On May 24, 2013, the Public Company Accounting Oversight Board (PCAOB) announced a breakthrough in its years' long log-jam with Chinese regulators over access to audit firms' documents located in China.1 The long-term impact of the agreement is unclear, but it represents a small step towards more consistent and collaborative assistance between the United States and China with respect to securities enforcement.

U.S. Regulators Have Been Frustrated In Their Attempts To Obtain Documents From China

In recent years, and in the wake of the large number of alleged accounting irregularities and fraud at China-based U.S-listed companies, the PCAOB and the U.S. Securities and Exchange Commission (SEC) have aggressively sought to obtain financial records and audit papers from those companies and their auditors. Although the documents sought by the PCAOB and the SEC from China are similar to those they routinely obtain from domestic and other foreign companies, Chinese data secrecy laws have proven an obstacle to U.S. regulators' requests. Many Chinese companies have reportedly refused to provide documents to U.S. regulators on the basis that doing so might violate Chinese data secrecy provisions.2 Likewise, and on the same grounds, Chinese affiliates of U.S.-based auditing firms have resisted investigative subpoenas from the SEC and have refused to hand over audit work papers for PCAOB inspections. Chinese regulators have appeared unwilling to assist U.S. regulators in obtaining access to requested materials.3 The PCAOB has therefore been unable adequately to inspect the work of auditors signing off on the books of many U.S.-listed companies. Because the integrity of the U.S. securities markets, and the PCAOB's and SEC's ability to effectively monitor those markets and market participants is at stake, the SEC has made concerted legal efforts to obtain the information requested from Chinese audit firms. For example, in one instance, the SEC filed a motion to compel compliance with a subpoena issued to the Chinese affiliate of Deloitte, and has also brought administrative enforcement actions against the Chinese affiliates of Deloitte, Ernst & Young, PricewaterhouseCoopers, KPMG and BDO.4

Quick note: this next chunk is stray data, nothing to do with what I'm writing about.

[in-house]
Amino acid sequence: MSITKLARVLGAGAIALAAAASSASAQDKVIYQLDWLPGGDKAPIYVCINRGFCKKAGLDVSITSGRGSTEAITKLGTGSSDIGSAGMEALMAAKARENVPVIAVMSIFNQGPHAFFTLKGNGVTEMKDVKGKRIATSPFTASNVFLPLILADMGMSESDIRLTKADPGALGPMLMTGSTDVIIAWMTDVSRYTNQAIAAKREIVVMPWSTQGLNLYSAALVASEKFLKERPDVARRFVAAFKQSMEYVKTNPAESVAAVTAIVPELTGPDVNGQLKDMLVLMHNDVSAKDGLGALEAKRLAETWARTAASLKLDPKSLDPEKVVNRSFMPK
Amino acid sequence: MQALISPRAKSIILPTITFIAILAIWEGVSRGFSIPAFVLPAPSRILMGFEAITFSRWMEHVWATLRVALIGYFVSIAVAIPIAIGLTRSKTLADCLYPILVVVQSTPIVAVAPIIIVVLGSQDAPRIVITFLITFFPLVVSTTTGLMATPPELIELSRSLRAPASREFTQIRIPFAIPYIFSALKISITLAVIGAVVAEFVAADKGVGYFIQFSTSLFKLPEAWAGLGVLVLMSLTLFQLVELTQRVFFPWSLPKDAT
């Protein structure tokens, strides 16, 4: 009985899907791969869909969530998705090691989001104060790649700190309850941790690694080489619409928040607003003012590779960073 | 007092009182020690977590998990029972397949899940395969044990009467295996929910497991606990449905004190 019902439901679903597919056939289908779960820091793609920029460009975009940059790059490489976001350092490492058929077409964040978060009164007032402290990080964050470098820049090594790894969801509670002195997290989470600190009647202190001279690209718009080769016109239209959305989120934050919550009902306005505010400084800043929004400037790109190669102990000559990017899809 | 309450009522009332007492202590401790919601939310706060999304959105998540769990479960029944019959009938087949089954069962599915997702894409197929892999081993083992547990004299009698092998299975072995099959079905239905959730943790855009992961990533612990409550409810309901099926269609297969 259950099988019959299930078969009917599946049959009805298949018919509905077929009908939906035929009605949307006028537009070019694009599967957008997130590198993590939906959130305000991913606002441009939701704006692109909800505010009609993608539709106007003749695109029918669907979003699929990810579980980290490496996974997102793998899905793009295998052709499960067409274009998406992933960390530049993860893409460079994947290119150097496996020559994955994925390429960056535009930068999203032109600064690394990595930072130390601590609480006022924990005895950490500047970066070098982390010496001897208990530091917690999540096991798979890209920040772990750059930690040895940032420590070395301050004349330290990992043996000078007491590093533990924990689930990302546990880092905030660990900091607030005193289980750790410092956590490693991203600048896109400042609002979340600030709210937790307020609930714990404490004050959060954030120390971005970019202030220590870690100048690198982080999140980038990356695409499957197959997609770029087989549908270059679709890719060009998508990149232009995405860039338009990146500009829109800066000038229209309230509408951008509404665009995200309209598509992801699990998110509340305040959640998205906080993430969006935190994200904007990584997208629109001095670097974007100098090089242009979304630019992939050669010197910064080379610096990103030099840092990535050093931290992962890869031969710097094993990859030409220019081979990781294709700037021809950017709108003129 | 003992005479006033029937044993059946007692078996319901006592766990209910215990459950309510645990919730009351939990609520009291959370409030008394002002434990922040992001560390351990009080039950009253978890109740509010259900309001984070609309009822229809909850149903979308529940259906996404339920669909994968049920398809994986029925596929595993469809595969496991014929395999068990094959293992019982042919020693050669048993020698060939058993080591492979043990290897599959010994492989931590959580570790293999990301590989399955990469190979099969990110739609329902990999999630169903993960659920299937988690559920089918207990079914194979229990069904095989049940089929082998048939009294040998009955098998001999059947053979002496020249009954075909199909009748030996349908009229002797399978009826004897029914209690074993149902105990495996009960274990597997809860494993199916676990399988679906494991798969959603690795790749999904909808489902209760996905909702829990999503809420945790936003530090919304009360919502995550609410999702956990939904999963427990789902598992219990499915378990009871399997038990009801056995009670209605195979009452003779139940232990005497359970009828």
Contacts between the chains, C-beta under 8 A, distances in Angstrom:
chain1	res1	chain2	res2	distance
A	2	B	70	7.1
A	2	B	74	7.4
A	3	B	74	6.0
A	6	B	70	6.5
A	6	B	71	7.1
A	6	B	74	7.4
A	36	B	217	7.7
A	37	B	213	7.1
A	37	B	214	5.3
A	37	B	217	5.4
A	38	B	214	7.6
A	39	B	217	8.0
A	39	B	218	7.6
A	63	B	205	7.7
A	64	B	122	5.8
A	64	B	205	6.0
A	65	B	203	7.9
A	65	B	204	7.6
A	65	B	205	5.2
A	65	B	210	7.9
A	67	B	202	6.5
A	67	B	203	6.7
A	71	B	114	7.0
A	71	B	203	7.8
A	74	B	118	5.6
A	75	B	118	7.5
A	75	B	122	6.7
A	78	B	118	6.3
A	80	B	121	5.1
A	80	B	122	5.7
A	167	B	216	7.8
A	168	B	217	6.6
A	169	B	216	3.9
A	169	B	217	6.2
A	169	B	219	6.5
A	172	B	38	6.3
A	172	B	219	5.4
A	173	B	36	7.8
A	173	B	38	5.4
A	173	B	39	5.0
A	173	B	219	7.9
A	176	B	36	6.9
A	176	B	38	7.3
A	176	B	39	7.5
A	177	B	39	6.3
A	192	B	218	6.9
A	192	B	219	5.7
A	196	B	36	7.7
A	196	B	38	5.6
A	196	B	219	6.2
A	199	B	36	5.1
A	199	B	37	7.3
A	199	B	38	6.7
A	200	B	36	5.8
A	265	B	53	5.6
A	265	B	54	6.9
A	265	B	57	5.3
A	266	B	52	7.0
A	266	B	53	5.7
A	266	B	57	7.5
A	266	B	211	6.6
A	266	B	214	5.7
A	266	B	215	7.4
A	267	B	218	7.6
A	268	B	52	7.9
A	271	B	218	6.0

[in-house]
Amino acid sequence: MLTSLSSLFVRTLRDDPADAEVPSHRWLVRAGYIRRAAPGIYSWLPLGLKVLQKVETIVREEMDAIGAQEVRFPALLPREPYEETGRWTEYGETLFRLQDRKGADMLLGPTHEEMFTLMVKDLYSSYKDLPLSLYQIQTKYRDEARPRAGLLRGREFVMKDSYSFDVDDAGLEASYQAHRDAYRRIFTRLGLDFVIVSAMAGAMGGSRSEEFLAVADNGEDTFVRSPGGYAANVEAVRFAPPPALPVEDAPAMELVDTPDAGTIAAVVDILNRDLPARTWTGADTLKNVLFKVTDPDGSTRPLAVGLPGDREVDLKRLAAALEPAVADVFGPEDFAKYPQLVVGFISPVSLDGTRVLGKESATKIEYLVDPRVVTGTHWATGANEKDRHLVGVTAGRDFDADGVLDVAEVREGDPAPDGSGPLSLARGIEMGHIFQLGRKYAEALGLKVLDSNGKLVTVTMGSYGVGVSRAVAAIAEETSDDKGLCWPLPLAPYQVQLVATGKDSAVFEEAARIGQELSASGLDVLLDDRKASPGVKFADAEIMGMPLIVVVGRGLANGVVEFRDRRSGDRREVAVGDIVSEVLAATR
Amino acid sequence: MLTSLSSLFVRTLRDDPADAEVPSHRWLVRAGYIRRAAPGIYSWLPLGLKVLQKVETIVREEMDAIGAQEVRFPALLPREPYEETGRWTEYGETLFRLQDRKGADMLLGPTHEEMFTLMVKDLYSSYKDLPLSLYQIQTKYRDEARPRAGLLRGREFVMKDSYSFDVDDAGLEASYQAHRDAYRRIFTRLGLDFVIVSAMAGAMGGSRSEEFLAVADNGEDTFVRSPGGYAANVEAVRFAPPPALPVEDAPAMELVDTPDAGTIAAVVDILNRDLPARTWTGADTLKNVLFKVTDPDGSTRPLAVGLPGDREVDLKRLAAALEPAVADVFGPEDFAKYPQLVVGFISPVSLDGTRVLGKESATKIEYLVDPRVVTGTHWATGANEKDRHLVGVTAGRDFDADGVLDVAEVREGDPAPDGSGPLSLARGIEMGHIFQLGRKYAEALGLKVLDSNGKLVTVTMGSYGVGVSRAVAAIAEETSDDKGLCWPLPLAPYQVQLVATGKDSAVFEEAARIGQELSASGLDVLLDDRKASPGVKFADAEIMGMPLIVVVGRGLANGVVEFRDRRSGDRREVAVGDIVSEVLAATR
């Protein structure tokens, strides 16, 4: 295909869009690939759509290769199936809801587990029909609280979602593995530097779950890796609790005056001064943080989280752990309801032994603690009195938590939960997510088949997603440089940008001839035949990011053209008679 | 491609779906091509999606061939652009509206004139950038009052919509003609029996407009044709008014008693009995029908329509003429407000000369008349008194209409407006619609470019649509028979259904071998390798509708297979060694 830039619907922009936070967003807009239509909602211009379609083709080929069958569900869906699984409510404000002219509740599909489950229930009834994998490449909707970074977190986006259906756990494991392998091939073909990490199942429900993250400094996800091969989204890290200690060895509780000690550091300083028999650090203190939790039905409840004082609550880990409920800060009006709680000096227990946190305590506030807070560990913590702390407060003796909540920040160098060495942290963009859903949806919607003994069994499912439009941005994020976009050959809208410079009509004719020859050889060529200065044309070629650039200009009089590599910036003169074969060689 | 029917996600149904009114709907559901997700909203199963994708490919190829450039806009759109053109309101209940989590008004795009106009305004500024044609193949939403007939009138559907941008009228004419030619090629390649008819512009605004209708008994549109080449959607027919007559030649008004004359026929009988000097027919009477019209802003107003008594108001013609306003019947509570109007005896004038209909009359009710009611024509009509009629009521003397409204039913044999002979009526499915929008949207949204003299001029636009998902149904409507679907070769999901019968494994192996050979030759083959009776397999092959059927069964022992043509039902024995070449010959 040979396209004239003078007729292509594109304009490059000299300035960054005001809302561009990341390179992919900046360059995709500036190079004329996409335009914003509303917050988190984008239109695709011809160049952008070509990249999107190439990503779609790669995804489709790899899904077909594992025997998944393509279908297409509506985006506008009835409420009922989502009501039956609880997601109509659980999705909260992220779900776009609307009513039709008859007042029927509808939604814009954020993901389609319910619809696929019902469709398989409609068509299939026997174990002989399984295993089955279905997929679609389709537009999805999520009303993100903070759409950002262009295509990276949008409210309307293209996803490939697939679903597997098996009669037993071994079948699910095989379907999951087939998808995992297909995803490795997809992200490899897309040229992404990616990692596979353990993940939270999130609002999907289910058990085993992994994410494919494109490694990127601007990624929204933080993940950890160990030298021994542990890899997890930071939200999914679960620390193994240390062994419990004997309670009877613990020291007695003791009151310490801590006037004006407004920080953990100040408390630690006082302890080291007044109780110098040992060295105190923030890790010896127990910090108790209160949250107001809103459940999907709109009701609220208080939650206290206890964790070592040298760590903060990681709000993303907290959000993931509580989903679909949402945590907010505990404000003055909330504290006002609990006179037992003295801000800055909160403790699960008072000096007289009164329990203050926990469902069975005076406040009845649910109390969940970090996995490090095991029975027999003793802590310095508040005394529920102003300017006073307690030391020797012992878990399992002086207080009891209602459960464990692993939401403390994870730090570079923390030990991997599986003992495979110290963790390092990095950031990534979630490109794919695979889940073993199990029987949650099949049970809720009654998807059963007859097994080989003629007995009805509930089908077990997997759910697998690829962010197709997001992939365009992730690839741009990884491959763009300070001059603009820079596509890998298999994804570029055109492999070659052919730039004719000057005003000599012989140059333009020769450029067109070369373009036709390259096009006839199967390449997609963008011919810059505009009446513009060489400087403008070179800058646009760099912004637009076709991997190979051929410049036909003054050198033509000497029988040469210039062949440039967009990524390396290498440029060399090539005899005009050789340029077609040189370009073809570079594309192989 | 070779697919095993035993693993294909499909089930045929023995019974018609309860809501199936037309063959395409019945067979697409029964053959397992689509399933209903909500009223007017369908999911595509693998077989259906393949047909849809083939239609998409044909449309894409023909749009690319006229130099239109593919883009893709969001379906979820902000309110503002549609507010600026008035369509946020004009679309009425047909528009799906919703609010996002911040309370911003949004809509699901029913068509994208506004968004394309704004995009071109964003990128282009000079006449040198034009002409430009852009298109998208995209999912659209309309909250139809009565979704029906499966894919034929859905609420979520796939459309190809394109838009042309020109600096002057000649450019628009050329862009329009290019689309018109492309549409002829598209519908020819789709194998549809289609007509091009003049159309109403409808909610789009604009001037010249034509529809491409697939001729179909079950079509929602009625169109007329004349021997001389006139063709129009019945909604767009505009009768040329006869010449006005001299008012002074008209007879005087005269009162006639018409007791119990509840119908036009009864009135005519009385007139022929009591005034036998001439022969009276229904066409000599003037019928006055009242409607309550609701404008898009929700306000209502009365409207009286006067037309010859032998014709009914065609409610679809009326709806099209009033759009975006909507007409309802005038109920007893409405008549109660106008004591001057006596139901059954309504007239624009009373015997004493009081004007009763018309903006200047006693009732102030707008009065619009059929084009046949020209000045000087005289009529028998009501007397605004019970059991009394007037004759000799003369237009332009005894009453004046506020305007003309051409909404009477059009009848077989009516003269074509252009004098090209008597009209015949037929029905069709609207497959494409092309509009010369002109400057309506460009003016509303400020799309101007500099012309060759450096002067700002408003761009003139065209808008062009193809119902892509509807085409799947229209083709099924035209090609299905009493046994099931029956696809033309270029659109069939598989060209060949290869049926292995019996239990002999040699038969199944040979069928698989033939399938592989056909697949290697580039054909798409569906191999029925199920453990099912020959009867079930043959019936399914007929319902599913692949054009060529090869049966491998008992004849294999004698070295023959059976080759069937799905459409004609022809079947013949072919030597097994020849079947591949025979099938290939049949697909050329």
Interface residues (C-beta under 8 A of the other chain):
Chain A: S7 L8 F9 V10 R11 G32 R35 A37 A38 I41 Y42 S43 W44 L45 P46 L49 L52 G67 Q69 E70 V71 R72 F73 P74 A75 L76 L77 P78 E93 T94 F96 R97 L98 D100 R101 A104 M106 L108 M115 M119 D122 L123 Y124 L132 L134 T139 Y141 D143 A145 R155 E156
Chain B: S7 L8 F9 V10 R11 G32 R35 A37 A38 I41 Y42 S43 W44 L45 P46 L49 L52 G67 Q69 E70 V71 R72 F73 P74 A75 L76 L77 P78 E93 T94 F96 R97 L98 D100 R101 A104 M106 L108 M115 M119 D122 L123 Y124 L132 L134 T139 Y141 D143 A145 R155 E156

MoU Between PCAOB and Chinese Regulators Provides Increased Access

Although only recently made public, in early May the PCAOB and China's primary securities regulators - the China Securities Regulatory Commission, and the Ministry of Finance of China - executed a Memorandum of Understanding on Enforcement Cooperation (MoU). As summarized below, while relatively narrow, the MoU signals that discussions among the two sets of regulators are moving toward greater accessibility.

  • Generally. The MoU provides that Chinese regulators and the PCAOB will assist each other in obtaining materials related to investigations of auditors.5
  • Only covers audit firms. The MoU applies only to documents held by audit firms. It does not reach requests for documents in the possession of U.S.-listed public companies, or other entities or persons.6 Further, the requests only apply to investigations regarding acts, practices or omissions by a public accounting firm or its associated persons.
  • Authorities can still deny requests. Notwithstanding the commitment to assist each other, the MoU makes clear that the regulators do not intend to ignore their own domestic laws, and have reserved their rights to deny requests for assistance. In particular, the MoU states that requests for assistance "may be denied... where the request would require the Requested Party to act in a manner that would violate domestic law... [or] on grounds of public interest or essential national interest."